I’m a reasonably honest chap, so in the interests of disclosure I feel compelled to admit something upfront that might otherwise lead to accusations of impartiality re this, my tuppence-worth of thoughts about Good Evening. Without further delay, here it is: I, dear people, am addicted to Cooper Black font. Shocking form I know, but I’d rather you knew.
I find it cute and clever and slightly cuddly and sexy and a bit 1920s and a lot 1960s. Cooper Black makes the most mundane words seem fun and cool and stylish all at the same time. If I had my way I would introduce rules to bring about its greater use, especially in government documents, religious texts and telegrams from the army about missing loved ones. It is no over-exaggeration to say I love Cooper Black.
In this context it is possible that you might disbelieve anything I have to say about Good Evening - Shaun Micallef and Steven Curry’s tribute to the sketches of Peter Cook and Dudley Moore. It is after all a show which is not shy in its use of Cooper Black to promote its joys on flyers, posters, buses and websites and I am obviously susceptible. Still hear me out, because there are some things you need to know.
Firstly Shaun Micallef is ace. I’ve said this before and having finally seen him live I only feel this more keenly. If you don’t like him you probably don’t deserve to (and probably aren’t reading this anyway). There are few people who can make me laugh just by walking into a room. Micallef he do dat (something that no amount of series of Talkin’ Bout My Generation will change).
Secondly Steven Curry is wonderful in this show. A gifted character actor, he captures Dudley Moore’s slightly subservient relationship with Cook without resorting to pastiche or crass impressions. Good Evening nicely updates this imbalance with digs at Micallef’s ego and Curry’s (relative) obscurity, some of which raise bigger laughs than the sketches themselves.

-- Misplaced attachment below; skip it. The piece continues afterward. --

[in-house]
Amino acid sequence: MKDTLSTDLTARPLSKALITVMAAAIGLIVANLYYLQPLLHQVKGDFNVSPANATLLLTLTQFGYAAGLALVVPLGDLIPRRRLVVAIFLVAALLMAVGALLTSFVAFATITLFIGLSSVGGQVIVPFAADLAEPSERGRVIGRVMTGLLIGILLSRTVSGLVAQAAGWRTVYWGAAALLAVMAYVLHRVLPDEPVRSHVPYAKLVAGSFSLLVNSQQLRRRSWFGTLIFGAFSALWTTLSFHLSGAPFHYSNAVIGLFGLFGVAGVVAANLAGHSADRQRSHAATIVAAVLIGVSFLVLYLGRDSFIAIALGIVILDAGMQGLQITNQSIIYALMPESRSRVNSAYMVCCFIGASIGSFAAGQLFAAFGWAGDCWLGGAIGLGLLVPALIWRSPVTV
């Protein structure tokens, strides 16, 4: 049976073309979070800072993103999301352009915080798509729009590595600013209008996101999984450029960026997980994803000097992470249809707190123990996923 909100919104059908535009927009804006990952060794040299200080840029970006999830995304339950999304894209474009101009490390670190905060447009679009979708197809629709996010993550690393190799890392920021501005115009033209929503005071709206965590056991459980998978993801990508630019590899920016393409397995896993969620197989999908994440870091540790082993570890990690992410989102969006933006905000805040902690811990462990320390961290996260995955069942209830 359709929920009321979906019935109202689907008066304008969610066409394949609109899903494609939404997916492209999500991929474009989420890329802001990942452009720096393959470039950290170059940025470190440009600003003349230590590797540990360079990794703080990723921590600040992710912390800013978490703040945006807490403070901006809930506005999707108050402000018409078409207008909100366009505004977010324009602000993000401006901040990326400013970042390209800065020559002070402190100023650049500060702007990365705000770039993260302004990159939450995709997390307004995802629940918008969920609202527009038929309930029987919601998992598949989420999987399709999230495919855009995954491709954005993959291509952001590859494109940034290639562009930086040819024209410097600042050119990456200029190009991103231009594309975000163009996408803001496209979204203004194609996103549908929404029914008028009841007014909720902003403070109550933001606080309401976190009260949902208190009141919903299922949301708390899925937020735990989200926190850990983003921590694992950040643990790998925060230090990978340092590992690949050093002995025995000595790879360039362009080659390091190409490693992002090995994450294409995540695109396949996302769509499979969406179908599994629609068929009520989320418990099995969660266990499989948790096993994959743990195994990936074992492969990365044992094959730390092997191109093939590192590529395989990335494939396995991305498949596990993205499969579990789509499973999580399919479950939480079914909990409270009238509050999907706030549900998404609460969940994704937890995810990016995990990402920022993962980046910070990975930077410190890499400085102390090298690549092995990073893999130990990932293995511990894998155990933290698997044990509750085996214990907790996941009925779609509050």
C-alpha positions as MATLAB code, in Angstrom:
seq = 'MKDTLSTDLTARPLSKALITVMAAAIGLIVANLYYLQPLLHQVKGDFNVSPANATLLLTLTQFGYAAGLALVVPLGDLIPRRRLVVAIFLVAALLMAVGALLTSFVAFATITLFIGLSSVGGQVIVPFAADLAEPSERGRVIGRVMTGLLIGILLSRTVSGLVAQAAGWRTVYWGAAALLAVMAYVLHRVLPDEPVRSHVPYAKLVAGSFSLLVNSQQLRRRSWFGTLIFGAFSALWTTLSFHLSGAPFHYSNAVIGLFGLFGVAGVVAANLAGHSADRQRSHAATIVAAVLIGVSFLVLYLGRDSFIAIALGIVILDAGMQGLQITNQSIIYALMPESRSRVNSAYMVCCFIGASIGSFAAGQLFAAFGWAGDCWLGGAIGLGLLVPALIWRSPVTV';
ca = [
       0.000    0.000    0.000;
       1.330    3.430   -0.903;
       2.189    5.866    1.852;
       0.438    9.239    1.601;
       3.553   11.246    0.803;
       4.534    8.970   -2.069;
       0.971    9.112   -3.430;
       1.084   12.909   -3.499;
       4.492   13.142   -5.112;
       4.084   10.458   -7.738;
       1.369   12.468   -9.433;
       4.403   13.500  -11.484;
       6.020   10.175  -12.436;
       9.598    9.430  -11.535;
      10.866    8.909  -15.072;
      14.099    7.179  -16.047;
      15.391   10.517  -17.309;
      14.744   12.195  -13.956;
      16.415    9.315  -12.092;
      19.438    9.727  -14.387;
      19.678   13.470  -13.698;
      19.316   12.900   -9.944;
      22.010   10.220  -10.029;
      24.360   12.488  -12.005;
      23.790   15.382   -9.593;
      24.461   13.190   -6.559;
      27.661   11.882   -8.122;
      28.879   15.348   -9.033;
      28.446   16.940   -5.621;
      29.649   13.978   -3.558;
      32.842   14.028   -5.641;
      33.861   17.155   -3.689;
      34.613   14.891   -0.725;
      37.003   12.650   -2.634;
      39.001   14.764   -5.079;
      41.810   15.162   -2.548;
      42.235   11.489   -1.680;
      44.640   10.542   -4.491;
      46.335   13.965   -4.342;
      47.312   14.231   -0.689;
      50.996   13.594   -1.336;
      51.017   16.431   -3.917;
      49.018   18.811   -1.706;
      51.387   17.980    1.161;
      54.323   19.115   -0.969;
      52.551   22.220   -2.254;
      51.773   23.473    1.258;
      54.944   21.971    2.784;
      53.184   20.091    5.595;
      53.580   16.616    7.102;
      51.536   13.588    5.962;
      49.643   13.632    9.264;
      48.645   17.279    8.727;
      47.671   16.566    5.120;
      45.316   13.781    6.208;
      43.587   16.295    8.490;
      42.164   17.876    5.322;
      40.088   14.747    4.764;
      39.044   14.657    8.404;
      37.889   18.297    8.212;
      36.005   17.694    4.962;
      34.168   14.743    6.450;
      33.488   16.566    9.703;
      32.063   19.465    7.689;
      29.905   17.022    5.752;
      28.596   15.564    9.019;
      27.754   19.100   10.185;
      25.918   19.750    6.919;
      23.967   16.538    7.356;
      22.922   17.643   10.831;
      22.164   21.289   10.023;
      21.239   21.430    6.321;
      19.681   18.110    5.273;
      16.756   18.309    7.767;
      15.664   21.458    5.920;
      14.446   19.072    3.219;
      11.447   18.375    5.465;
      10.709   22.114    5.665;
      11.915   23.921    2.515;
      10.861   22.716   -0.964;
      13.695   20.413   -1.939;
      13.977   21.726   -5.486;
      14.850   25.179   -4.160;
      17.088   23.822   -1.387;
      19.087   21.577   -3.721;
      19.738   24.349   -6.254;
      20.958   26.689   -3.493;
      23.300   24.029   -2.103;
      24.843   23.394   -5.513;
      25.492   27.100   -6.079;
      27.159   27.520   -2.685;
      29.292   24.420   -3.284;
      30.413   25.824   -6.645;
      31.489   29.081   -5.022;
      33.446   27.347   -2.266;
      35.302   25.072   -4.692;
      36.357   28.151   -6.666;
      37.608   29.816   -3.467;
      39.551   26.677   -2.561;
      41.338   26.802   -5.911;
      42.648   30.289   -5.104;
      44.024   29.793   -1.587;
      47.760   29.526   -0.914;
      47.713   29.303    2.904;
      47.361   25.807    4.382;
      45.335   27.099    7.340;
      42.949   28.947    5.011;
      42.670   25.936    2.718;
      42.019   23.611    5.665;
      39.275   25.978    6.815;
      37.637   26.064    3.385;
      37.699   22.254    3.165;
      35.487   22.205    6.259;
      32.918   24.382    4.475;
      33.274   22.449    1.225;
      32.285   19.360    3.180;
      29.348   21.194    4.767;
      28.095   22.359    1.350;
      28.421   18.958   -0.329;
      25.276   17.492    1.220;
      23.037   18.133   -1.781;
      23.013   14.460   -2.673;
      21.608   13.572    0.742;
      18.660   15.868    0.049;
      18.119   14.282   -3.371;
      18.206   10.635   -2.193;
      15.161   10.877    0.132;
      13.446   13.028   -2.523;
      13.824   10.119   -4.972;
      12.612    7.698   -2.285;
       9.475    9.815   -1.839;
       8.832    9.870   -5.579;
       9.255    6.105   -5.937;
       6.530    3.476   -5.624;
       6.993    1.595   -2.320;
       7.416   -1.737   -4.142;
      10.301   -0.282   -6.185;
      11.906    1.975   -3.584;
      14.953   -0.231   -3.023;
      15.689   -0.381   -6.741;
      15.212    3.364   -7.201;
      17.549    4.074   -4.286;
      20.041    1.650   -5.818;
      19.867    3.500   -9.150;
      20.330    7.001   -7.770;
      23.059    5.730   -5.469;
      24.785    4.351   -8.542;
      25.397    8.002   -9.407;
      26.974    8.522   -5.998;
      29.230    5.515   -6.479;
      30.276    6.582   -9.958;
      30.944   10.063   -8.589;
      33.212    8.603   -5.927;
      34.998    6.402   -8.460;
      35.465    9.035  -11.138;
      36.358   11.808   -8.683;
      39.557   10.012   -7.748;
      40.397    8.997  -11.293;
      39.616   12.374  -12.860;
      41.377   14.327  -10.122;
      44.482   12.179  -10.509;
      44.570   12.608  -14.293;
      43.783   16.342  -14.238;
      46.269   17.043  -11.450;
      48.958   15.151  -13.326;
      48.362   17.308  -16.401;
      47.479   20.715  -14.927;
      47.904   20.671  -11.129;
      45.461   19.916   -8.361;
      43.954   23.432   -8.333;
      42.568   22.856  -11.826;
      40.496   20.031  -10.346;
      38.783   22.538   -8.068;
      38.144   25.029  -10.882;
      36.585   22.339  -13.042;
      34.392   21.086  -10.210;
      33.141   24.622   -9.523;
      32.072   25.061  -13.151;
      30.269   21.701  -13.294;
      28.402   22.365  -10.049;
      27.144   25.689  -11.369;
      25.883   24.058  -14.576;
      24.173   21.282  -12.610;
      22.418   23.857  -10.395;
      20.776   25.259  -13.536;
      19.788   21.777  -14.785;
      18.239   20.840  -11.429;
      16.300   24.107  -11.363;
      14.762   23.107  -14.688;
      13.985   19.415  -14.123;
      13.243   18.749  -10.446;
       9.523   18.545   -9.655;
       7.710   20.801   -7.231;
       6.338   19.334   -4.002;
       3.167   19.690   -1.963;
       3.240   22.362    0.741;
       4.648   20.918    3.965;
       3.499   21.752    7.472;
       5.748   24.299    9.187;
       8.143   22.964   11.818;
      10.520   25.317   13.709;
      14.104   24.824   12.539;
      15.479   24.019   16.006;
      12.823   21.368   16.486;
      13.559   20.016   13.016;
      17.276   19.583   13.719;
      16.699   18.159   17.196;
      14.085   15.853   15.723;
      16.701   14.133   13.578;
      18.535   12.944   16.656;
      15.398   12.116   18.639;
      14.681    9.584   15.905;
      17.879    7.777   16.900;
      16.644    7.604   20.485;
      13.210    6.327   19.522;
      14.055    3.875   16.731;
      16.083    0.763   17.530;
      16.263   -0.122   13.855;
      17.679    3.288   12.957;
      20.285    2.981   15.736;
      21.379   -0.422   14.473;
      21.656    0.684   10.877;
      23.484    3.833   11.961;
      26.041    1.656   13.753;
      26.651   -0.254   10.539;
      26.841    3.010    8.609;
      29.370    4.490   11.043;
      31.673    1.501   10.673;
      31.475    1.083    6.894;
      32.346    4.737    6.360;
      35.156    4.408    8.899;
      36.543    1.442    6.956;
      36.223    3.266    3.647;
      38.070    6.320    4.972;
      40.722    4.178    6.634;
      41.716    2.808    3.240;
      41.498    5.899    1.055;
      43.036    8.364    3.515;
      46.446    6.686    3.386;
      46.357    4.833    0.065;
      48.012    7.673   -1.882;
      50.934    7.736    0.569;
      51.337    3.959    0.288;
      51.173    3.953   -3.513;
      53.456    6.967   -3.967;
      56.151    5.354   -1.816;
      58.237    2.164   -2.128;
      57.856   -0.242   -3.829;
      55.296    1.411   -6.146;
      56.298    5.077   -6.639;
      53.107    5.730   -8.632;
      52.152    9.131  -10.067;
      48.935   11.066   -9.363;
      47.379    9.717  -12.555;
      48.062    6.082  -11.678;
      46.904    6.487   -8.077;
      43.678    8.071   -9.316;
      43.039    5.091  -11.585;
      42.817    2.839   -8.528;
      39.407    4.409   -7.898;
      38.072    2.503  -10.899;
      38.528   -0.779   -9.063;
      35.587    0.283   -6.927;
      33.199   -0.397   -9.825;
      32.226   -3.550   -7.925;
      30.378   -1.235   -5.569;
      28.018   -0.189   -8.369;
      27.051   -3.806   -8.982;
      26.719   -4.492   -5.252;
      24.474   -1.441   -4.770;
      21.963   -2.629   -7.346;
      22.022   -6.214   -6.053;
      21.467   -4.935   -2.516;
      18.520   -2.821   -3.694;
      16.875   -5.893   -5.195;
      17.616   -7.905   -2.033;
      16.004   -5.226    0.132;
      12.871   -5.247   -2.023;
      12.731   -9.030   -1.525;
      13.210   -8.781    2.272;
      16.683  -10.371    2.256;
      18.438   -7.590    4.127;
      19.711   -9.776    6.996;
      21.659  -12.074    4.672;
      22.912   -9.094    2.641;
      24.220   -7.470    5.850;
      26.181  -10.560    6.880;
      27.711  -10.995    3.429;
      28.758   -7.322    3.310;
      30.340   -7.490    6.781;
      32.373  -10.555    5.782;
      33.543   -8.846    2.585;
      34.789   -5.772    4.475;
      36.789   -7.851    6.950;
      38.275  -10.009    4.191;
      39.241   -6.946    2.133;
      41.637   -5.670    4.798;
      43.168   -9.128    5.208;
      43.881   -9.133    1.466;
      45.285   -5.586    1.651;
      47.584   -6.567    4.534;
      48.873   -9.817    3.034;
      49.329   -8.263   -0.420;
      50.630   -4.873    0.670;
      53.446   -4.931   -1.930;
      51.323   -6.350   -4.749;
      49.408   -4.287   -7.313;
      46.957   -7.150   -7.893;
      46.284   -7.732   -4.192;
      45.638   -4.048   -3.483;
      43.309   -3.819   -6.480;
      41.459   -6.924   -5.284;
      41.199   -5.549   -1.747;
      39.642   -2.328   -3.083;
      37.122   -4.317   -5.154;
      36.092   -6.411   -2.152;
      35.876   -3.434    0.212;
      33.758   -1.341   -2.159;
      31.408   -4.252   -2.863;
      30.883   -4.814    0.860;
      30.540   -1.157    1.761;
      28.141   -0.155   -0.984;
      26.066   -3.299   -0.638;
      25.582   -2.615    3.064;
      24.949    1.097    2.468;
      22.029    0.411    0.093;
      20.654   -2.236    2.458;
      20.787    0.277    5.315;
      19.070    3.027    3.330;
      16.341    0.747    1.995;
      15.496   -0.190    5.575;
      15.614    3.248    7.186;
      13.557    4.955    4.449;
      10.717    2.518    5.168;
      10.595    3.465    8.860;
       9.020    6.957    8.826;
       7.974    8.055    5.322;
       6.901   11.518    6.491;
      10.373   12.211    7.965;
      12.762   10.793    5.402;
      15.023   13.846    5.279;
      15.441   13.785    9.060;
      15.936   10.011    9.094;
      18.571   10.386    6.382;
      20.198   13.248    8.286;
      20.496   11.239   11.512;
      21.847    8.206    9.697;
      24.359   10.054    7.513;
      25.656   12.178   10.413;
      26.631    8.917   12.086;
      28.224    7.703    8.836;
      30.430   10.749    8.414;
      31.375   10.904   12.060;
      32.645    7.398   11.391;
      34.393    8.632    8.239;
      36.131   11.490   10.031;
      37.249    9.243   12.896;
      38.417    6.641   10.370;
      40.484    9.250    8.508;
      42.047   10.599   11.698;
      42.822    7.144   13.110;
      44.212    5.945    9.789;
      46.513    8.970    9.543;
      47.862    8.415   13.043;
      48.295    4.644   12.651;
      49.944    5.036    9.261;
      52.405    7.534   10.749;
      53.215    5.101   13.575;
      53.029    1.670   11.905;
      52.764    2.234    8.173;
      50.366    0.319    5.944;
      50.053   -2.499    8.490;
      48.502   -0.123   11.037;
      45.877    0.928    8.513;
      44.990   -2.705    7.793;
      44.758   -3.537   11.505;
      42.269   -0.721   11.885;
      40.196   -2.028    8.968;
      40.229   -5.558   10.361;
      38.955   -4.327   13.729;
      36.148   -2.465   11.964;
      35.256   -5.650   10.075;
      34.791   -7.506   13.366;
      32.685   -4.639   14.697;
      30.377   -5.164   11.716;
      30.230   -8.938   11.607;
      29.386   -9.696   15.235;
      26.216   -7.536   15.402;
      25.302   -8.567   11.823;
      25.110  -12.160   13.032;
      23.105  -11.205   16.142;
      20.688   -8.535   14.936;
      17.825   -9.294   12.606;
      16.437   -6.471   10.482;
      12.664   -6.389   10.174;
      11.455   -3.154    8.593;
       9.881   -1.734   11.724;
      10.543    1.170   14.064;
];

Thirdly, not knowing many Cook/Moore sketches was actually a blessing. I only knew two and of those I thought one didn’t quite match to expectation. Like with the American version of The Office it was far more rewarding to forget all about the originals and just enjoy what was going on.
Fourthly the set was beautiful. I liked the feel of the Comedy Theatre (though we were very near the front) and the stage - a cross between an MGM musical set and a Morecambe and Wise show, with giant art deco letters spelling out the word GOOD - was perfectly suited to the content of show.
Finally, there is no denying that the production was a class above many of the shows at this year’s festival. This is not to suggest that it was funnier or that I’d want all shows to be like this, but given the $40 plus price of the tickets you definitely get your money’s worth. You do have to share the room with lots of older snobbier folks though who clearly won’t be going to any other shows this month.
Anyway, in summary Good Evening = a good evening, and that’s not just me putting on a brave font.
Important Choc Top Update: following my dissing of the choc tops at the Astor in Saint Kilda it’s worth noting that the choc tops at the Comedy Theatre were high class. Crunchy waffle cones, creamy vanilla and a thick layer of chocolate made for happy little Custards. Bravo Comedy Theatre (though $4 for a 250ml bottle of water is fucking preposterous…)